Both health and life insurance companies have discovered how wellness programs can be used to attract and reward policyholders who pursue a healthy lifestyle (see: Wearable Health Monitoring Devices: a Means to Lower Insurance Costs?; Apple Watch "Gifted" to Insurance Policy Holders; Any Gotcha's with the Deal?). John Hancock is moving in this same direction as described in a recent article (see: John Hancock wants to turn life insurance into a wellness game). Below is an excerpt from it:
The financial services company [John Hancock] said Wednesday that it will attach a free version of its wellness program, Vitality, to all life insurance policies. Through the program, customers can log fitness and health information with the company in exchange for discounts at places like Amazon and REI. For an extra $2 per month, customers receive a free Fitbit or an Apple Watch for $25. If they hit certain targets, they don't have to pay more for the devices and can receive up to 15% off annual premiums. The insurer says that the wellness program is changing the way people think about its products.....John Hancock hopes that encouraging and rewarding healthy behavior will help customers live longer. The company can then make more money investing premiums while deferring the payment of claims. In the meantime, it gets a trove of data on policyholders, while deepening its relationship with clients. The information John Hancock collects could make it easier to direct life insurance customers toward other company products, such as retirement plans.....John Hancock....first partnered with Vitality, a wellness firm, in 2015. Since then, about 40% of customers have opted to add Vitality to their life insurance policies....Vitality users check in an average 40 times per month, according to Tingle. They have the opportunity to sync their wearable devices, or can go into an app to log workouts, doctor visits and meditation sessions.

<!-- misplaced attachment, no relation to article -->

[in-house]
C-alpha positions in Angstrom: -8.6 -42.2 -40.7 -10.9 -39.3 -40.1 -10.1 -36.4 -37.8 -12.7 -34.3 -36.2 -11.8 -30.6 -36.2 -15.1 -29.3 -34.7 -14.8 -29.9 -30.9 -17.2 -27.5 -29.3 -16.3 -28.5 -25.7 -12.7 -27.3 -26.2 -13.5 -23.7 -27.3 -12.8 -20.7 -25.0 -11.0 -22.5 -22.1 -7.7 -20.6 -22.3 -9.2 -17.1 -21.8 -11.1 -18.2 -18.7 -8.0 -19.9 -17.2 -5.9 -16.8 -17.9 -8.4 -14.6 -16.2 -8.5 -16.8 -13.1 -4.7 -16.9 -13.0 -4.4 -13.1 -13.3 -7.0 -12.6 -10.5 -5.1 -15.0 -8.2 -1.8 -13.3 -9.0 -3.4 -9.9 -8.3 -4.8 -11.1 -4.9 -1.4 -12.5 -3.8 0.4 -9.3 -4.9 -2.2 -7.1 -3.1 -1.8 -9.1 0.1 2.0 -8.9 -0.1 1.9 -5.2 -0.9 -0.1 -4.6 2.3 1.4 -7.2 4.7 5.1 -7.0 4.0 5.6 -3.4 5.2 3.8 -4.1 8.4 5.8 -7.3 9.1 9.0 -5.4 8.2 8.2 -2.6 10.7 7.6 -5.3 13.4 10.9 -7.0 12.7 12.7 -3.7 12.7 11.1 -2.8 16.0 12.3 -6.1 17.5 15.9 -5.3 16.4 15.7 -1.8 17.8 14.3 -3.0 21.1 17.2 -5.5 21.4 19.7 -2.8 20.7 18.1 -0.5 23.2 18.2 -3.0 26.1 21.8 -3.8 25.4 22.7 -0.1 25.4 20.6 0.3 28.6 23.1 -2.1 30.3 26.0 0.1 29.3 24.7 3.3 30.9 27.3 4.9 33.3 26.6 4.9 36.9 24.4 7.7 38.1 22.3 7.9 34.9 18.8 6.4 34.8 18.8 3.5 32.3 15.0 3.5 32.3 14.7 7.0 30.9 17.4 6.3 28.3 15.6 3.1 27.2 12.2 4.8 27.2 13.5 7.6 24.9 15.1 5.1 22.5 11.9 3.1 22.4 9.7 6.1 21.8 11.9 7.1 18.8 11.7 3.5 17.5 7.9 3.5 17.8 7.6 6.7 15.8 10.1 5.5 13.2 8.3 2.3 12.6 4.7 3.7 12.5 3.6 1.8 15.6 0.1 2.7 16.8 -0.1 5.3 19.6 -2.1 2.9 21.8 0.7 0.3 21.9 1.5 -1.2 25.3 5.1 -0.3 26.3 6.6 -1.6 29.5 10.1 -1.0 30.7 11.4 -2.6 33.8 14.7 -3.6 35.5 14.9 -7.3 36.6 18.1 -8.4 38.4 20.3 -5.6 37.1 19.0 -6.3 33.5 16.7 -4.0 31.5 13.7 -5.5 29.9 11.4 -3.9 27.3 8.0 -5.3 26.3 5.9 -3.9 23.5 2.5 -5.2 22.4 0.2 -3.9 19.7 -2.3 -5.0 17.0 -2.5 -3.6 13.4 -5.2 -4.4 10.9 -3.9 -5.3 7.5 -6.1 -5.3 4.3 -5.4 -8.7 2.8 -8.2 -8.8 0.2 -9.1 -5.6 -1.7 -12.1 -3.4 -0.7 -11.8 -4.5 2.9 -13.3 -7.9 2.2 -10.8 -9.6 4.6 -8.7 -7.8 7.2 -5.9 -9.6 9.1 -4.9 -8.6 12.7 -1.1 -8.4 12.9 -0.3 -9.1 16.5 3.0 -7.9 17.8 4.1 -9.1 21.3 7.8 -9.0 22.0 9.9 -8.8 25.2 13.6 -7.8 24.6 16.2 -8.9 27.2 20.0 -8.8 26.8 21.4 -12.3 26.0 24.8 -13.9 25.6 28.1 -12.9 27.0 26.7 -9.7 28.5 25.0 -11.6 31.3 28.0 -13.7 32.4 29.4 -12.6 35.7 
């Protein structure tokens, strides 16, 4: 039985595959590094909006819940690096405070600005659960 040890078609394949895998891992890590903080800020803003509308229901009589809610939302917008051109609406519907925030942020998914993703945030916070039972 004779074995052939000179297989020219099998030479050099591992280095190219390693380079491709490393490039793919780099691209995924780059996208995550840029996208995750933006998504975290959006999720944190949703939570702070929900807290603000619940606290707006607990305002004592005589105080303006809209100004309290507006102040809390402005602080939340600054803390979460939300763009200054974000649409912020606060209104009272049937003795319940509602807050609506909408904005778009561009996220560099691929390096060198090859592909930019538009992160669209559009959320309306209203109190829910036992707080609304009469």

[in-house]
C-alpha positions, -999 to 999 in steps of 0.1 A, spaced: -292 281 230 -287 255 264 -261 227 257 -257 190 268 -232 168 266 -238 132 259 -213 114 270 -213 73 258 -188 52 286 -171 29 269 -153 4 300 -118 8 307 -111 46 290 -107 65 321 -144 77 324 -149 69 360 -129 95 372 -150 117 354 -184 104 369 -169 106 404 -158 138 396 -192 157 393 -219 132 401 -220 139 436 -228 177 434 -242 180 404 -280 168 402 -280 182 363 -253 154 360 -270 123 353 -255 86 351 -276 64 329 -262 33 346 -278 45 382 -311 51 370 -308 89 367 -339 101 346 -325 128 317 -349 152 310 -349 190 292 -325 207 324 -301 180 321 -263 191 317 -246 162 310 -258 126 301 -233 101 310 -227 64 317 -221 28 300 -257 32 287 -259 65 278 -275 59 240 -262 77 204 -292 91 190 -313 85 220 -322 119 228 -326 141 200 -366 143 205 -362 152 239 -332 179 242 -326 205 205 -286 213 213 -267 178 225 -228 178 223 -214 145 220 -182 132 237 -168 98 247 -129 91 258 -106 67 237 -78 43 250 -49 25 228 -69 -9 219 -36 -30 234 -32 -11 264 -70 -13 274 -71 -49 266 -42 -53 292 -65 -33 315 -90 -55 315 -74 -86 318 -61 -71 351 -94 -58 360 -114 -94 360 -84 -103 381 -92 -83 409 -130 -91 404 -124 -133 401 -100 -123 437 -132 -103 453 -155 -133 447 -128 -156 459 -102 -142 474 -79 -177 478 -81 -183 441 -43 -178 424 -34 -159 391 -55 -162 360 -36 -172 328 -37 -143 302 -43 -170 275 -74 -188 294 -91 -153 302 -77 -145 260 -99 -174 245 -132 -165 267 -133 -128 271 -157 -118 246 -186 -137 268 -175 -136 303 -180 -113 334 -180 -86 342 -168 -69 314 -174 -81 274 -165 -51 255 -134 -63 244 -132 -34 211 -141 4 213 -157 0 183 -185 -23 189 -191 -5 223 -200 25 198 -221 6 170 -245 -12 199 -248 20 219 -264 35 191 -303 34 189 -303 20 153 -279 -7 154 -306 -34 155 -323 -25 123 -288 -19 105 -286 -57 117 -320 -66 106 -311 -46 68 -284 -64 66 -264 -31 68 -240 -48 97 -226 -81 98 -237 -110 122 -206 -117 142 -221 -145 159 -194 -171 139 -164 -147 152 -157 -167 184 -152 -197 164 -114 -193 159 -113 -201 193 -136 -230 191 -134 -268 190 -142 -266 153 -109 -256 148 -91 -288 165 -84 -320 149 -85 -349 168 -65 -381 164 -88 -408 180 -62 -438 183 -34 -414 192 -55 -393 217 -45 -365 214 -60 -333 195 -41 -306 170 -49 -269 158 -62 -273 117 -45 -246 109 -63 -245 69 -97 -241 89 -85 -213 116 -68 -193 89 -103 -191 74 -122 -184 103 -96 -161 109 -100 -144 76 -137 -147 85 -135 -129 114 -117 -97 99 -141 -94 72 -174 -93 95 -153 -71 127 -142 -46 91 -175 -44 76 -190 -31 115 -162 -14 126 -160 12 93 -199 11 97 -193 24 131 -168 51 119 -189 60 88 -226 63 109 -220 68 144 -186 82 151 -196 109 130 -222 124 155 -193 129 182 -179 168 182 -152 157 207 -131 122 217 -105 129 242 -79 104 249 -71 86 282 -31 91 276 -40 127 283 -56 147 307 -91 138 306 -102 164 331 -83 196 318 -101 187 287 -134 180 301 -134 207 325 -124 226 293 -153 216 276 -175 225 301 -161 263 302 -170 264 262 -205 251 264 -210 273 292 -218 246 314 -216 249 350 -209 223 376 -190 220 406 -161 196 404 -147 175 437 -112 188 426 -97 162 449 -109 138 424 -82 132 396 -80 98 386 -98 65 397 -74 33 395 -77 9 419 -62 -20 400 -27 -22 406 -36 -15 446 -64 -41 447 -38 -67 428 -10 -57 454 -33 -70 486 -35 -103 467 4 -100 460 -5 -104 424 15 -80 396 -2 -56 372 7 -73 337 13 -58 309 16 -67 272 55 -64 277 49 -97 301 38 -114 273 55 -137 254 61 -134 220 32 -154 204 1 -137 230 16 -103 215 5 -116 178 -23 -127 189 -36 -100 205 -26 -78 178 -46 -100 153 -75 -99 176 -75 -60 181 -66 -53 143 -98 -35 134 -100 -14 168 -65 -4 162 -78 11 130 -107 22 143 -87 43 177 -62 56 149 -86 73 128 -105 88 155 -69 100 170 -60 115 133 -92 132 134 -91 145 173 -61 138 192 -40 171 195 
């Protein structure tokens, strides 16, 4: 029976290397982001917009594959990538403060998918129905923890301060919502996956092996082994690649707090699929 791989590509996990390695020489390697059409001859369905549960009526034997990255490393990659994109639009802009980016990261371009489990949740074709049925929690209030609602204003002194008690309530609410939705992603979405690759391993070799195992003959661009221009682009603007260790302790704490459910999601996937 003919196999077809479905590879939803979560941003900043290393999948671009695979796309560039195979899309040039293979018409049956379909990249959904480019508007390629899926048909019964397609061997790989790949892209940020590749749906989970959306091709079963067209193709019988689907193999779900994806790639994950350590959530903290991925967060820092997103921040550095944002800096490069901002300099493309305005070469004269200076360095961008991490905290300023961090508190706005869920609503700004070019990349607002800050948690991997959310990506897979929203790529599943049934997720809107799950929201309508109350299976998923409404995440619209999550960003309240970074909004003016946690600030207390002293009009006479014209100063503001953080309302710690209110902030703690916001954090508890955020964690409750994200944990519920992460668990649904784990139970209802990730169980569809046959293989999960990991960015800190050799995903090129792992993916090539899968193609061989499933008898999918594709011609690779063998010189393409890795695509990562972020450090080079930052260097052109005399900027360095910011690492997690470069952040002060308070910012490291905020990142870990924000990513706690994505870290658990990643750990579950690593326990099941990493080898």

A couple of points jumped out at me in this article. The first is that 40% of John Hancock clients opted to participate in the company's wellness program with tracking via a wearable like Fitbit or Apple Watch. This group logs on to the Vitality web site an average of 40 times per month. I understand that the John Hancock clients undoubtedly comprise a skewed sample of the U.S. population -- they are relatively affluent and risk averse. However, such a high level of participation in the wellness program suggests that the company has found a sweet spot to encourage health monitoring and a healthy lifestyle for its customers. The second point is that John Hancock is harvesting useful health data which will allow it to provide additional benefits and rewards in the future to customers.
I was also struck by the increasing starkness of the division between the "haves" and the "have-nots" in this country from a health perspective. The Trump administration continues to try to scrap the Obamacare program which has provided basic health insurance coverage for lower wage earners. Meanwhile, the more affluent segment of our population is participating in programs that encourage wellness, thus widening the health gap with the less fortunate (see: U.S. one of world's worst on health divide between rich, poor).